Tengen Inc. was an American video game publisher and developer that was created by the arcade game manufacturer Atari Games for publishing computer and console games. It had a Japanese subsidiary named Tengen Ltd..
Stunt Car Racer is a racing video game developed by Geoff Crammond. It was published in 1989 by MicroProse, under their MicroStyle and MicroPlay labels in the United Kingdom and in the United States, respectively. The game pits two racers on an elevated track on which they race in a head-to-head competition, with ramps they must correctly drive off as the main obstacle.
1989 saw many sequels and prequels in video games, such as Phantasy Star II, Super Mario Land, Super Monaco GP, along with new titles such as Big Run, Bonk's Adventure, Final Fight, Golden Axe, Strider, Hard Drivin' and Teenage Mutant Ninja Turtles. The year also saw the release of the Sega Genesis and TurboGrafx-16 in North America, and the Game Boy worldwide along with Tetris and Super Mario Land.
The Namco System 21 "Polygonizer" is an arcade system board unveiled by Namco in 1988 with the game Winning Run. It was the first arcade board specifically designed for 3D polygon processing. The hardware went through significant evolution throughout its lifespan until the last game, Cyber Sled, was released in 1993. It was preceded by the Namco System 2 in 1987 and succeeded by the Namco System 22 in 1993.
The Lotus series consists of three racing computer games based around the Lotus brand: Lotus Esprit Turbo Challenge, Lotus Turbo Challenge 2, and Lotus III: The Ultimate Challenge. Published between 1990 and 1992 by Gremlin Graphics, the games gained very favourable reviews upon release. Original Amiga versions of the games were created by Shaun Southern and Andrew Morris of Magnetic Fields, and then ported by other individuals to several other computers and game consoles.
Badlands is a 1989 arcade video game published by Atari Games. It was ported by Domark under the Tengen label to the Amiga, Amstrad CPC, Atari ST, Commodore 64, and ZX Spectrum. The game is a re-themed version of Atari's previous racing games Super Sprint and Championship Sprint with the addition of vehicular combat. Badlands is set in the aftermath of a nuclear war and races around abandoned wastelands with many hazards. Three gun-equipped cars race around a track to win prizes.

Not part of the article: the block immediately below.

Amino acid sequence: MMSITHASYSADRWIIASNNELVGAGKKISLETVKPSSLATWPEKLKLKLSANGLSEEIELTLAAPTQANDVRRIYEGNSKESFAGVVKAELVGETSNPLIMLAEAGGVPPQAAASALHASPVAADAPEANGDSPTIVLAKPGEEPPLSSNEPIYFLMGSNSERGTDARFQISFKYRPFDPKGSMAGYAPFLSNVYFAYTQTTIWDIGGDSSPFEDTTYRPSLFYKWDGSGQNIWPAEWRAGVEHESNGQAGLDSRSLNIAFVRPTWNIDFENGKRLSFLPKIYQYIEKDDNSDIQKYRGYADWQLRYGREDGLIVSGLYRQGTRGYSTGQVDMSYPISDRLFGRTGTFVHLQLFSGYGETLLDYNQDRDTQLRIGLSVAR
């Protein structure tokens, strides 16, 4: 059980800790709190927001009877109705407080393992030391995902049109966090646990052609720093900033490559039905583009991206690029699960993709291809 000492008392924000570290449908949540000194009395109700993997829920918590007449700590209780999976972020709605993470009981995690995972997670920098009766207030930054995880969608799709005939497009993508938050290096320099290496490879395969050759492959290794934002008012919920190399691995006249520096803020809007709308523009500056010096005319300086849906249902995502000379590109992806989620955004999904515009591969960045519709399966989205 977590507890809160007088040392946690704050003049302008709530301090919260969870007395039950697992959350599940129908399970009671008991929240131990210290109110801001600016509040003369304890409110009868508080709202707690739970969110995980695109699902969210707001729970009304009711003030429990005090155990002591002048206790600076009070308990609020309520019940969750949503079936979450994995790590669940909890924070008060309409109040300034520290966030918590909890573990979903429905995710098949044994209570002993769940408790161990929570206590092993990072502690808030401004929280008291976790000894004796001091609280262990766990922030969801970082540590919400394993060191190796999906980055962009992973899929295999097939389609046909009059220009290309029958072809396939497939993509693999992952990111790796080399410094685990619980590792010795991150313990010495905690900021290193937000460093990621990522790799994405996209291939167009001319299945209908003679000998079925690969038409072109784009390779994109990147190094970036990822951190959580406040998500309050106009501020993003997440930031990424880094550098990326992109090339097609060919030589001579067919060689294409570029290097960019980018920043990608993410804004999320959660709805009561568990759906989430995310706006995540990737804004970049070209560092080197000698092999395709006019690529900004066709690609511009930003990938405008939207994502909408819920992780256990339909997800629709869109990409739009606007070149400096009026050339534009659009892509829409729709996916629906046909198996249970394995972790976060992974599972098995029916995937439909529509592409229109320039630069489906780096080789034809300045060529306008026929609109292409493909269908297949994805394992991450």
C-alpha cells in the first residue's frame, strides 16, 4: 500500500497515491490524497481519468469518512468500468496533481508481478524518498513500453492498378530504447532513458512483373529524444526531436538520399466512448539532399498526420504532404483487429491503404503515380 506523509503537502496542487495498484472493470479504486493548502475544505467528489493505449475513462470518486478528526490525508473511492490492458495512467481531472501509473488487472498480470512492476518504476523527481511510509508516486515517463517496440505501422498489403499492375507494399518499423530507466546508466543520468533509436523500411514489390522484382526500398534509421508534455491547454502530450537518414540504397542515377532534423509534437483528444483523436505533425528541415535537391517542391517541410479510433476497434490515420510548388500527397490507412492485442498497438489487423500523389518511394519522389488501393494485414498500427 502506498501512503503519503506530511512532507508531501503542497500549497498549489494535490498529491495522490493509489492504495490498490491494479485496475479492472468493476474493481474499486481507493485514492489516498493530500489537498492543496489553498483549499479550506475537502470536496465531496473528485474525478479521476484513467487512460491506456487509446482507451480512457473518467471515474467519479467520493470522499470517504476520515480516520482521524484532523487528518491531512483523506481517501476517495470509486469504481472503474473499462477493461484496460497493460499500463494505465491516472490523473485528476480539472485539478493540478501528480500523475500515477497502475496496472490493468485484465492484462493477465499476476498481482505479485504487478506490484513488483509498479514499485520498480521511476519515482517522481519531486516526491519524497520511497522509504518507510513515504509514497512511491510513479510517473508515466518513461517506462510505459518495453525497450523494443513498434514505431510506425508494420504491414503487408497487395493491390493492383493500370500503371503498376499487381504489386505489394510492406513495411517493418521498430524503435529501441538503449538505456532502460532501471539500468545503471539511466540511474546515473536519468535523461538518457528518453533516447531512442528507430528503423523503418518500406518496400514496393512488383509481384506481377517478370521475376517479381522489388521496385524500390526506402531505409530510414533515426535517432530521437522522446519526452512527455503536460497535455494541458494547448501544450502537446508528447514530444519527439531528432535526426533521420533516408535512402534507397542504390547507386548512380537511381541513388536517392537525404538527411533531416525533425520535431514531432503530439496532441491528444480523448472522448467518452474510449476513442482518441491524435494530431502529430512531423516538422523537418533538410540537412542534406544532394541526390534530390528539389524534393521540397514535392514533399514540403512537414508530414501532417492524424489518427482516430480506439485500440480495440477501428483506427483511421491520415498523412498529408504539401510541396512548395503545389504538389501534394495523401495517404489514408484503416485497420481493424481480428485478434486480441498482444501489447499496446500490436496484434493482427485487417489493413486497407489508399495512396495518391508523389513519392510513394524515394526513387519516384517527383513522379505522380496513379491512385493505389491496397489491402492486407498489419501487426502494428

S.T.U.N. Runner is 3D racing/shooter game released in arcades by Atari Games in 1989. The player pilots a futuristic vehicle which can exceed 900 mph, through various tunnels and courses with changing environments, hazards and enemies. S.T.U.N. Runner uses polygonal graphics for the vehicles and track, and is based on an evolution of Atari's Hard Drivin' hardware. The custom cabinet was designed to resemble the craft that the player pilots in-game.
Hard Drivin' is a driving simulation video game developed by Atari Games in 1989. It invites players to test drive a sports car on courses that emphasize stunts and speed. The game features one of the first 3D polygon driving environments via a simulator cabinet with a force feedback steering wheel and a custom rendering architecture. According to the in-game credit screen, Hard Drivin' was designed by two teams working concurrently in the United States and Ireland.
Road & Track Presents: The Need for Speed is a racing video game developed by EA Canada, originally known as Pioneer Productions, and published by Electronic Arts, released for the 3DO in 1994, and ported to MS-DOS in 1995. Another version of the game, The Need for Speed: Special Edition, was released in 1996 for the Microsoft Windows, PlayStation, and Sega Saturn platforms. The original 3DO version offers eight sports cars, including several exotic models and Japanese imports, and tasks the player with racing in three realistic point-to-point tracks either with or without a computer opponent. Subsequent ports of the game normally include an additional ninth car and have more tracks, including closed circuits. Checkpoints, traffic vehicles, and police pursuits commonly appear in the races.